This is the pre-production version of the Swatch, so the art, rules and mechanics may be subject to change over the next couple of months. Therefore please treat this as a first thoughts piece, based on version of the game that we were provided with. We have not been paid for the preview. We also do not provide a full play by play explanation of the game, so not all mechanics may be mentioned in the preview.
The competitive nature of a creative design agency, where designers aim to complete their brief while
staring sideways at others in the office. Where resources are sparse and so every time some gets up for coffee, there’s a ripple of potential movement across the rest of the team, hoping they are not about to snag that all important last colour in order to create the ultimate colour scheme. Everyone is aware that there are no prizes for second place here, there’s no runner up version of the bosses’ handshake, there’s no mug that says ‘I almost made it’. This is the world of Swatch, and this is where the competition and the language might get very colourful indeed.
The premise is actually very simple, there are a number of colour swatches that need to be created by combining Red, Green and Blue in various quantities, and those colours in turn are created by mixing quantities of Yellow, Magenta and Cyan. Yeah. You read that right, Minerva decide to hit us with some proper colour theory, and the real primary colours are there on the table to be used instead of the blatant lies you were told about when you were a kid. The swatches have such interesting names as “Bubblegum Charlie”, “Nothing Rhymes With” and “Cactus Jack” with some frankly lovely looking colours on the back of each card, and as you play, you flip the cards open on completion, to give your space a delightful palette in front of you as you go.
Swatch follows similar mechanics when it comes to card selection to Kingdomino. Everyone draws a card at the beginning of the round, but then in order to select another card, they choose from a row of five cards laid out from left right, where they place a meeple artist to mark which card they want to either take, use or discard. The layout contains a total of fifteen cards, with three rows to choose from as you play through the round. Once all the cards have been decided by the players, the player furthest to the left in the row will then get first choice to where they place their ‘artist’ in the next round. I actually found that I set out the cards in columns, so it was similar to Kingdomino, and I found it worked very well too.
You can play actions to mix colours together, or swap colours with other players, or mix some of your base palette to create the secondary Red, Blue and Green, providing you have the card that allows you to play that particular action. At any point if you have the ability to complete a swatch, then you can trade in the colours you have created in order to fulfil a swatch and collect it. However, it all depends on the scheme that you have selected. The Scheme decides which swatches you are allowed to complete, and have rules that you need to follow in order to fulfil their requirements. The trick being that the Schemes are kept as hidden information in the game, and so players aren’t always chasing the same swatches in order to win. So there’s a decent level of guess work and strategy required in order to try to keep one move ahead of your opponent.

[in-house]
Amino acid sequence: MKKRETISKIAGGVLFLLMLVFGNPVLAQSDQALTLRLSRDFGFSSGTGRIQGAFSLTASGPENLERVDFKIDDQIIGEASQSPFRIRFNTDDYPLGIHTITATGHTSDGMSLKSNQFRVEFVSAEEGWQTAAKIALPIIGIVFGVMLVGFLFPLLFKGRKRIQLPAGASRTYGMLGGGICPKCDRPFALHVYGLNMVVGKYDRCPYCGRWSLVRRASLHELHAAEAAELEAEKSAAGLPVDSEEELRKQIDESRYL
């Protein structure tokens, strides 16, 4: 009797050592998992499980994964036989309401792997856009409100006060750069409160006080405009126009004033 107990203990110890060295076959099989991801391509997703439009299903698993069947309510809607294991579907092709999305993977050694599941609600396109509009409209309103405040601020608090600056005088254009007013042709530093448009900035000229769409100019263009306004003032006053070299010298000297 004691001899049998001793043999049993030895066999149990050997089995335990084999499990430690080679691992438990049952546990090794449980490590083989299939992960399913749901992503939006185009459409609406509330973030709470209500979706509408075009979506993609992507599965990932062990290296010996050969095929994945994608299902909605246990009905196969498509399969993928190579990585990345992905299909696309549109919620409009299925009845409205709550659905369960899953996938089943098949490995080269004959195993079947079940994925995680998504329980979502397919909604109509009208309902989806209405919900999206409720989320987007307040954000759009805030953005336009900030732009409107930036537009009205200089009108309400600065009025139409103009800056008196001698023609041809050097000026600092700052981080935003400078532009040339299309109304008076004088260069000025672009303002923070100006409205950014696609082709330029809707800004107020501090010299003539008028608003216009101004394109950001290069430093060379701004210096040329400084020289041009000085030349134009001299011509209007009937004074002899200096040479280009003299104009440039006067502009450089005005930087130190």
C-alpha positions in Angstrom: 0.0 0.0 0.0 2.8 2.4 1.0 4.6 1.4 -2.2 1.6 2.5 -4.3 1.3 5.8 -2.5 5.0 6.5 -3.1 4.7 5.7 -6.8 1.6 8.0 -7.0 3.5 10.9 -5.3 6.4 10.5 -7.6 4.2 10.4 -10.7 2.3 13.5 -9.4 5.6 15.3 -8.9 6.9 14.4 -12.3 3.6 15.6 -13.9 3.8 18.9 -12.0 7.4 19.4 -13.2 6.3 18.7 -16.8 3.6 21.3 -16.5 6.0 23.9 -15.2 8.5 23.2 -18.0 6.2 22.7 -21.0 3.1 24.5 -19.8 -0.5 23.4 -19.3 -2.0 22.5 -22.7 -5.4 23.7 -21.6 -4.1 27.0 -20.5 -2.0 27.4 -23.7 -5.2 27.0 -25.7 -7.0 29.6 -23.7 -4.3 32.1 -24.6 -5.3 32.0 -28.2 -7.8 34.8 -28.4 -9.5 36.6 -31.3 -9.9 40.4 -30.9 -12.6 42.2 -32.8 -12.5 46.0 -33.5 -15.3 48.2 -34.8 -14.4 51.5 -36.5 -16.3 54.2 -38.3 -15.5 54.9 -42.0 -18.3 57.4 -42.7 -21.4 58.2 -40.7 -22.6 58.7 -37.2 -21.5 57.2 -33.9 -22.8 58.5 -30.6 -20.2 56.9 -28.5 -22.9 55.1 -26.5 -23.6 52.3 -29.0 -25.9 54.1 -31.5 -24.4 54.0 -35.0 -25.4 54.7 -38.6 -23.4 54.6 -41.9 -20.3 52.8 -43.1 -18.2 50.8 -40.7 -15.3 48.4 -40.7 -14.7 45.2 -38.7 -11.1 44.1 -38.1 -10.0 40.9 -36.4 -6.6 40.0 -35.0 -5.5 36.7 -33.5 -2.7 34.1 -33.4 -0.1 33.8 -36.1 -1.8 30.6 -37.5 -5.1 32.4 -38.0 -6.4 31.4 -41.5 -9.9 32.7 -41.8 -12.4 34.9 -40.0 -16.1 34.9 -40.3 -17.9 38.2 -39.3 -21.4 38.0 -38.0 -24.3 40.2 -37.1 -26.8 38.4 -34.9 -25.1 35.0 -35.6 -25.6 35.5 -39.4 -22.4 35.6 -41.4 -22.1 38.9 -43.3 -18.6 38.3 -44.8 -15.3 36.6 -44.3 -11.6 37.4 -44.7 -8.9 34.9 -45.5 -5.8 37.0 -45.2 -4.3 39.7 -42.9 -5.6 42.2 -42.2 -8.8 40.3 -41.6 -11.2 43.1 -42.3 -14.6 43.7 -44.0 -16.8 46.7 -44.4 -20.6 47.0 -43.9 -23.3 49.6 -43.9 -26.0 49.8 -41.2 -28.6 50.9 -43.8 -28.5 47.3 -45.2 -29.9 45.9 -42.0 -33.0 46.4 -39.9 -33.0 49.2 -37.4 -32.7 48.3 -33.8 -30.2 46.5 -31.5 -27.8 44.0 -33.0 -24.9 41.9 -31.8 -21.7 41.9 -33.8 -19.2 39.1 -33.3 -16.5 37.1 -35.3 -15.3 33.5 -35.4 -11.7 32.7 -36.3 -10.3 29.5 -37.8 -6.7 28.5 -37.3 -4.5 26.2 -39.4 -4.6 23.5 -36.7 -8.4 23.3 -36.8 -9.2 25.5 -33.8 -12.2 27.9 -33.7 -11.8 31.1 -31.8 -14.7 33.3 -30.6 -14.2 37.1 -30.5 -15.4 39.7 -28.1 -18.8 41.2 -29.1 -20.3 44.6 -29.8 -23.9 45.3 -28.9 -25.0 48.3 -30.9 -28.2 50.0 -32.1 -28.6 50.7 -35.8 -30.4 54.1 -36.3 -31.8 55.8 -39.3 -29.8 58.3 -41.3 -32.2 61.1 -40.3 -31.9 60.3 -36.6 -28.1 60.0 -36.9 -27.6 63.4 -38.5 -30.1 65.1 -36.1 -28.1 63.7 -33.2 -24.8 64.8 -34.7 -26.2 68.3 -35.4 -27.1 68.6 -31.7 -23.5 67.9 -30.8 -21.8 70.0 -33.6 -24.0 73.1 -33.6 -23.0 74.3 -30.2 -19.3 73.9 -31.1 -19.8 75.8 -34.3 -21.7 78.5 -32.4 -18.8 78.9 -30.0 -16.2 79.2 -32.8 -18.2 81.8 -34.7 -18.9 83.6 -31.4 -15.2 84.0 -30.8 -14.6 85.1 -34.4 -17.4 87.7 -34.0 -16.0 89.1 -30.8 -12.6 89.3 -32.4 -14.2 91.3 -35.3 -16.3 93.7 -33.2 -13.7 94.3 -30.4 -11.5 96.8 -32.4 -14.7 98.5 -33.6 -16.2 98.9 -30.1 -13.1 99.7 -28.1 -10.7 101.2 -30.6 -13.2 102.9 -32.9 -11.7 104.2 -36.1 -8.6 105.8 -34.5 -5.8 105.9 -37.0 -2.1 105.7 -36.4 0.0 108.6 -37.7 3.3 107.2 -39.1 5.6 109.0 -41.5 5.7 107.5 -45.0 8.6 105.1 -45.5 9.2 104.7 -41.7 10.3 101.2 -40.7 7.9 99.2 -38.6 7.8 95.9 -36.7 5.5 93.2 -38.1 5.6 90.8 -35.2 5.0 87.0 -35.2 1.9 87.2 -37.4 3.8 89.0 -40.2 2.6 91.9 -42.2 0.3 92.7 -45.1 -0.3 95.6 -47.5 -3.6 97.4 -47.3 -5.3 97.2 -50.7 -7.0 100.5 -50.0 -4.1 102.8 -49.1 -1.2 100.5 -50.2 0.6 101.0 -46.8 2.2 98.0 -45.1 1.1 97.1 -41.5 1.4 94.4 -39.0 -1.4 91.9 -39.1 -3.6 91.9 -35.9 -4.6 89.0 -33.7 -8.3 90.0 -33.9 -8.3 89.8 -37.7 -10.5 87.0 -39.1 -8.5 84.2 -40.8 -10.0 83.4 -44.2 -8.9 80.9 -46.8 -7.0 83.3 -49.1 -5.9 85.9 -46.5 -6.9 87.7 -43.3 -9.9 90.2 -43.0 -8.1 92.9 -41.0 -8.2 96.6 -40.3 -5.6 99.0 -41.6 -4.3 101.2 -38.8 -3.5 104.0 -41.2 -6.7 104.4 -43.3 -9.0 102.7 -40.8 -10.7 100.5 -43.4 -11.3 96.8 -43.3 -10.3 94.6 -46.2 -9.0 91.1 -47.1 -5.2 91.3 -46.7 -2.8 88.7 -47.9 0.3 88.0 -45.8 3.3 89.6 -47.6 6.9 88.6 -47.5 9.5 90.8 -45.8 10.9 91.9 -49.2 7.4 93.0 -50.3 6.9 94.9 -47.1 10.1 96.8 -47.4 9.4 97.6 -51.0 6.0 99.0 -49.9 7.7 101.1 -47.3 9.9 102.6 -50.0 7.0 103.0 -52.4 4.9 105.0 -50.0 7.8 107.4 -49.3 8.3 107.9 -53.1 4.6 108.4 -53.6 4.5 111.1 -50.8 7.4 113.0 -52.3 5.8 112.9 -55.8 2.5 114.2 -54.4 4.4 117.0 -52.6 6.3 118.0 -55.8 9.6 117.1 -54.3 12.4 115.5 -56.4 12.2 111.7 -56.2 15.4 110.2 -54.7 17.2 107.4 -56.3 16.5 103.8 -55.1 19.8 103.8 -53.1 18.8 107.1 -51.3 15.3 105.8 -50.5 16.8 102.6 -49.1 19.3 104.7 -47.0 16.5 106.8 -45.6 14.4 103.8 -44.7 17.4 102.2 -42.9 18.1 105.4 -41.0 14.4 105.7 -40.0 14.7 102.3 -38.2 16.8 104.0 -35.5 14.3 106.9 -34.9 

Also at the same time, you have to be measured in your approach, as simply gathering as many colours as possible in order to overstock you requirements and finish early, won’t result in end of game and victory. Minerva have added in a mechanic that if you have colours left after completing your last swatch then you aren’t finished and need to play more rounds to remove any spare colours you have left. It pushes you to play in a considered and measured fashion, and keeps everyone in the race until the very end of the game.
There’s a lot of thought here from designer Scott James. Here’s a game with a simple concept, simple execution, but with a lot of subtle layers that only come from someone sitting there and playtesting a game again and again and again. Swatch isn’t a game where four players will sit round the same table rushing to finish with a lack of interaction that you see in so many other similar games. If you want to play cut throat then you can, if you want to take cards from others then you’re encouraged. If you want to grab cards only to discard them then you can even cackle away as you do it. It’s funny, but little things like that are really noticeable after you’ve played the umpteenth game where you are meant to be competing but you might as well be playing completely different games.
It also looks great on the table, with a full game looking striking once all the components are laid out and the game gets going. There’s nothing here that breaks the under lying theme, everything is clean and well designed with nothing quirky or out of place. It’s a competitive take on resource management with some slight deck collection and player control. There’s a lot of thought gone into the game from Scott James, and it’s testament to the version we had the chance to play. You might check out Swatch to see if it fits your colour scheme, though I reckon you’ll end up ordering an entire roll of the stuff.
I’m very impressed indeed.
Designer – Scott James
Players – 1 to 4
Publisher – Minerva Tabletop Games
You can back Swatch HERE
You can find out more about the game at https://www.minervatabletop.co.uk/swatch
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